Just weeks after the Orinda City Council approved its 2011-13 budget, the economy has blown a $100,000 hole through it.
Assessed property tax values are down throughout Contra Costa County, as my colleague Paul Burgarino reported this morning. In Orinda, they’ve declined 3.1 percent, which means about $150,000 less revenue for the city in the coming year, according to City Manager Janet Keeter. The city had planned for property tax revenues to remain flat.
The adopted budget included a general fund shortfall of about $53,000, which the city hopes to close through negotiations with its employees union. The city will receive $100,000 in state COPS funding it had not planned for, but will lose money it gets from vehicle license fees.
Add all that together, plus the property tax hit, and next year’s shortfall is now $146,000.
Keeter said city staff has had preliminary discussions about how to deal with the now-increased budget deficit but is, at this point, not sure if the gap should be addressed immediately or this winter when the City Council does its standard mid-year review.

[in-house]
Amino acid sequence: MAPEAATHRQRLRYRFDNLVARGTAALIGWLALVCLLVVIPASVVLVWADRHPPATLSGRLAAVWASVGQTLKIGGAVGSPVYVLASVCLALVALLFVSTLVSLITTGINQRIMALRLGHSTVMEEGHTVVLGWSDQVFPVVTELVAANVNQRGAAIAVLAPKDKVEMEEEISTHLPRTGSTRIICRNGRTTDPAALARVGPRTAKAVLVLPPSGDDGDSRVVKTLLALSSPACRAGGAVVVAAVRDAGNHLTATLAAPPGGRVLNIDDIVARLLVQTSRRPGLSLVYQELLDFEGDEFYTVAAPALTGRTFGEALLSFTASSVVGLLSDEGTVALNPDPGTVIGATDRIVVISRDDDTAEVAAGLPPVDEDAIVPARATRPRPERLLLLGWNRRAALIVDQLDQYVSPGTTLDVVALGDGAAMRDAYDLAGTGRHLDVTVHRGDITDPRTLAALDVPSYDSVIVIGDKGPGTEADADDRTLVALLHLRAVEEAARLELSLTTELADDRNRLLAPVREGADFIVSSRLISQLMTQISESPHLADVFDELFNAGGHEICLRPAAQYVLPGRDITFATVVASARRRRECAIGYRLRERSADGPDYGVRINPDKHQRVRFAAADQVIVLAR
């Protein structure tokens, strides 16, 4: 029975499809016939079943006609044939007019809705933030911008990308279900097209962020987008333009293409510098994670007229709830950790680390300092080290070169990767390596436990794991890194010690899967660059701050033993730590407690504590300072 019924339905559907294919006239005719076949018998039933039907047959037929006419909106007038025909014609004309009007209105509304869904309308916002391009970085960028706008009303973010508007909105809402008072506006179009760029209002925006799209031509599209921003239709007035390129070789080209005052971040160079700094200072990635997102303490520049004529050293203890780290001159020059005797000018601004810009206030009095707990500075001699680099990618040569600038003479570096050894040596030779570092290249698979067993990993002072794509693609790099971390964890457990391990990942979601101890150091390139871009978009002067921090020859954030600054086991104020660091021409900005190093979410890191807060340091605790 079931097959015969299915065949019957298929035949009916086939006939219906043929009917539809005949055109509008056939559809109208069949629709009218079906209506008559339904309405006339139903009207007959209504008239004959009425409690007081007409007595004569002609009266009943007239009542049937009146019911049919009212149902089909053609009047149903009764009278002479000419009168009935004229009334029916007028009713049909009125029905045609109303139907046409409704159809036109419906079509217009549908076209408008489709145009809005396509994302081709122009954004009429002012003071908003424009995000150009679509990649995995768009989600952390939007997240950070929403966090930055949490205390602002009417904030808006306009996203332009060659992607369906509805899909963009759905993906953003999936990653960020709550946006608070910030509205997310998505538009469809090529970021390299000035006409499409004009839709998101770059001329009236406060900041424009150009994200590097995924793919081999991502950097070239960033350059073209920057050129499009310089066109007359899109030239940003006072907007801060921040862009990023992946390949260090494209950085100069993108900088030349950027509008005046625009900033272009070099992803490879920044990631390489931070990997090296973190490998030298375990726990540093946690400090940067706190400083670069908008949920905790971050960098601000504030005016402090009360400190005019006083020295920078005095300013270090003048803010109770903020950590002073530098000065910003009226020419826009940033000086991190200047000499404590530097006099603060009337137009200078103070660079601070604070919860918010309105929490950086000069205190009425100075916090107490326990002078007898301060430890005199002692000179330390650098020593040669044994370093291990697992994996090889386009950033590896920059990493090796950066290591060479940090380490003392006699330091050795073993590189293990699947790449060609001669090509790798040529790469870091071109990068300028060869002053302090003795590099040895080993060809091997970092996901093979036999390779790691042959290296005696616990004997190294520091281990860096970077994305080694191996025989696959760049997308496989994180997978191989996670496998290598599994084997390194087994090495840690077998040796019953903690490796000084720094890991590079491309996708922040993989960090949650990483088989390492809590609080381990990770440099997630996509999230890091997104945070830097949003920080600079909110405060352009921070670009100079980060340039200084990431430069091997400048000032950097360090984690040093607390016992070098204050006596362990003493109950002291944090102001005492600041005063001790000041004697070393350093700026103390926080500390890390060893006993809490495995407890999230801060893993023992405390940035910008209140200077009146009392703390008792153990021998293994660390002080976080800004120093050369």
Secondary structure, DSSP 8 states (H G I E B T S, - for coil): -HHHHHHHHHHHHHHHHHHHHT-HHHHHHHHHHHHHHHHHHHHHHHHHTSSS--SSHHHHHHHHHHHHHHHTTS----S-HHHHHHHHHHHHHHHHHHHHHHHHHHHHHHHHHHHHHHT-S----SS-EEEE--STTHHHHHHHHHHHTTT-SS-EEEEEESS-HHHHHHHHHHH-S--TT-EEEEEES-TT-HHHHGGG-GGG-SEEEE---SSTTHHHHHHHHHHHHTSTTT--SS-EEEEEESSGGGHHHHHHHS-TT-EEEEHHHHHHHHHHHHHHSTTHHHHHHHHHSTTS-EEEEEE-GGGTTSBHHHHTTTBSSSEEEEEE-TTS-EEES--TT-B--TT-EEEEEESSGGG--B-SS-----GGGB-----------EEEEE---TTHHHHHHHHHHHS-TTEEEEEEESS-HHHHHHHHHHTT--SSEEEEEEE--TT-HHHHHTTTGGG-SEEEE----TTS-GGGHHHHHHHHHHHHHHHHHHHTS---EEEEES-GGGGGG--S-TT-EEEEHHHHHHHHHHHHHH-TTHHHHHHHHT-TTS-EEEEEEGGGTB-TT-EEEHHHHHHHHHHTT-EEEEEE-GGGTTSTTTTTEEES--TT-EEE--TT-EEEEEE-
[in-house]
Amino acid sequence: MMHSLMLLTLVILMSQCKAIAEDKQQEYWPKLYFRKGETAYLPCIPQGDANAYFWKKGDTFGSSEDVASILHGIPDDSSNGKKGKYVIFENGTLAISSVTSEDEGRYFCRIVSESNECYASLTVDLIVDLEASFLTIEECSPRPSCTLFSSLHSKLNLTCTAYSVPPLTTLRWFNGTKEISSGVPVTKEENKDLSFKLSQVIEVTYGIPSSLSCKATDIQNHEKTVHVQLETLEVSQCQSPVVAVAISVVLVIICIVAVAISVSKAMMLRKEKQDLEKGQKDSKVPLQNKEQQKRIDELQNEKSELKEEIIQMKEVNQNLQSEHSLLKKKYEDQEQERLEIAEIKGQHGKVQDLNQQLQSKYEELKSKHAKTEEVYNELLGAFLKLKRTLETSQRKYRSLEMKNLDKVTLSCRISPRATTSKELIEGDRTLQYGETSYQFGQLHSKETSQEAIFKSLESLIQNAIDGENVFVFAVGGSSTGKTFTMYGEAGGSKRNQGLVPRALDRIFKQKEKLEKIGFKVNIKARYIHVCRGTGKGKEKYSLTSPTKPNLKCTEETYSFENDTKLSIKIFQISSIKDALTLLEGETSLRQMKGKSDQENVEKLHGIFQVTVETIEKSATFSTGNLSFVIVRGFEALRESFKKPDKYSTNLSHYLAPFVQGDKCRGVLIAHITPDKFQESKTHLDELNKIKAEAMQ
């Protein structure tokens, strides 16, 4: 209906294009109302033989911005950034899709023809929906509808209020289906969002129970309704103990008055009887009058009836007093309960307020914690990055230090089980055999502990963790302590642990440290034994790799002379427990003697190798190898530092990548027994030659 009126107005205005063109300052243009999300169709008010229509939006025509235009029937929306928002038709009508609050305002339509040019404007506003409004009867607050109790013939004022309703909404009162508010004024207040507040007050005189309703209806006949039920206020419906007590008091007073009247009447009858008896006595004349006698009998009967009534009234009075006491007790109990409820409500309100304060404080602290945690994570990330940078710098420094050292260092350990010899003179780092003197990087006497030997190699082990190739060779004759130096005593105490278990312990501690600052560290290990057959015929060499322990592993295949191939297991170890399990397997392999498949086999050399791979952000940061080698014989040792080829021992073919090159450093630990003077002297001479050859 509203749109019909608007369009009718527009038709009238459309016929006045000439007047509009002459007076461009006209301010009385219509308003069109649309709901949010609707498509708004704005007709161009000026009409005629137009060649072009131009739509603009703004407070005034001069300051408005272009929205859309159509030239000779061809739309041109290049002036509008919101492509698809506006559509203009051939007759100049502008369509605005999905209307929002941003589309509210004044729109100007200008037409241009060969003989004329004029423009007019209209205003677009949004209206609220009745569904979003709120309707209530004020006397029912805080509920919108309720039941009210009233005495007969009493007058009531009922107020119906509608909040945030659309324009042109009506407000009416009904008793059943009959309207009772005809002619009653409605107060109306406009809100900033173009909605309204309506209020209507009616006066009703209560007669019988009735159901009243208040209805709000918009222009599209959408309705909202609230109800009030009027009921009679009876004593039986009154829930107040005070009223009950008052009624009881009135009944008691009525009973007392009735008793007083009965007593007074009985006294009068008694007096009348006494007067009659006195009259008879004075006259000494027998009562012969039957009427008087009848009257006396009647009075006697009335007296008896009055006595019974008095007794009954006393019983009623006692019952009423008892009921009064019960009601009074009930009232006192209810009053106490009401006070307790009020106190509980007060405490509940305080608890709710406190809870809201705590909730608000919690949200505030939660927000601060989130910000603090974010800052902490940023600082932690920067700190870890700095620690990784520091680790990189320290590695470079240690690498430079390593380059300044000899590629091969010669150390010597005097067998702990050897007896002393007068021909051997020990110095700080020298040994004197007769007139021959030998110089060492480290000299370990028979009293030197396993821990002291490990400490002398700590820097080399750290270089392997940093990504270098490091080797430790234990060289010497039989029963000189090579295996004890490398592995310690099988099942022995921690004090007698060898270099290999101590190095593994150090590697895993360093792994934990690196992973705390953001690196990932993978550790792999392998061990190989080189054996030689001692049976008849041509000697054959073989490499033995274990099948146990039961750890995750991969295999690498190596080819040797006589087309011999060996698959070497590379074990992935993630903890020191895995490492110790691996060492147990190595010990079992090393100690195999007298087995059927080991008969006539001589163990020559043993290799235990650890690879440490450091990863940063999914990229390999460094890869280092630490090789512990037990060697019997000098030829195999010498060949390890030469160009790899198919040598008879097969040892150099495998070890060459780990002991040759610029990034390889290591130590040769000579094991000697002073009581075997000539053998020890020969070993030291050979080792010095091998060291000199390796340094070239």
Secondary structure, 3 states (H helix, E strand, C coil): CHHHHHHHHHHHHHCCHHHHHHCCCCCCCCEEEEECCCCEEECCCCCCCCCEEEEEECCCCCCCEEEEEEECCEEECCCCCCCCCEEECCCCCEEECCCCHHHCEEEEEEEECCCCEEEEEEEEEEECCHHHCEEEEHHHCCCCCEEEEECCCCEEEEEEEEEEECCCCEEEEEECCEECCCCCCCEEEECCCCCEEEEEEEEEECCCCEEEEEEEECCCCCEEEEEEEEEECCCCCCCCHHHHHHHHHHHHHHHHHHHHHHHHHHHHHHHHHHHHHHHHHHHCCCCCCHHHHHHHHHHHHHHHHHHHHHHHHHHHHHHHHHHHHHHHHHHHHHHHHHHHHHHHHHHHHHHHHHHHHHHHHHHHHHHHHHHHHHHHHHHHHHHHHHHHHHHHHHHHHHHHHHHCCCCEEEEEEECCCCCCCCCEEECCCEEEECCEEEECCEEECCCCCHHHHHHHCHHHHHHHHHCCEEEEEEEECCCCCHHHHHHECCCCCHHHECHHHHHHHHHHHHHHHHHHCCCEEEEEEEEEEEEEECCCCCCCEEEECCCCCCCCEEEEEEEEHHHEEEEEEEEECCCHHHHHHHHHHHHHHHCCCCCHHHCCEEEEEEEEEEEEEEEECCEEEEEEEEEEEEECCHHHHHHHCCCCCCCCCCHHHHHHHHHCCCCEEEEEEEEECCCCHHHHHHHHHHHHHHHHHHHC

Assessed property values in Lafayette dropped about 0.7 percent, which translates to about $23,000 less revenue, which Administrative Services Director Tracy Robinson said is “not enough to be a big difference.” She said she will keep an eye on incoming property tax revenue over the next few months and make adjustements, if needed, in December during the mid-year budget review.
Property values in Moraga rose 0.5 percent, making it one of only three Contra Costa County cities to see an increase.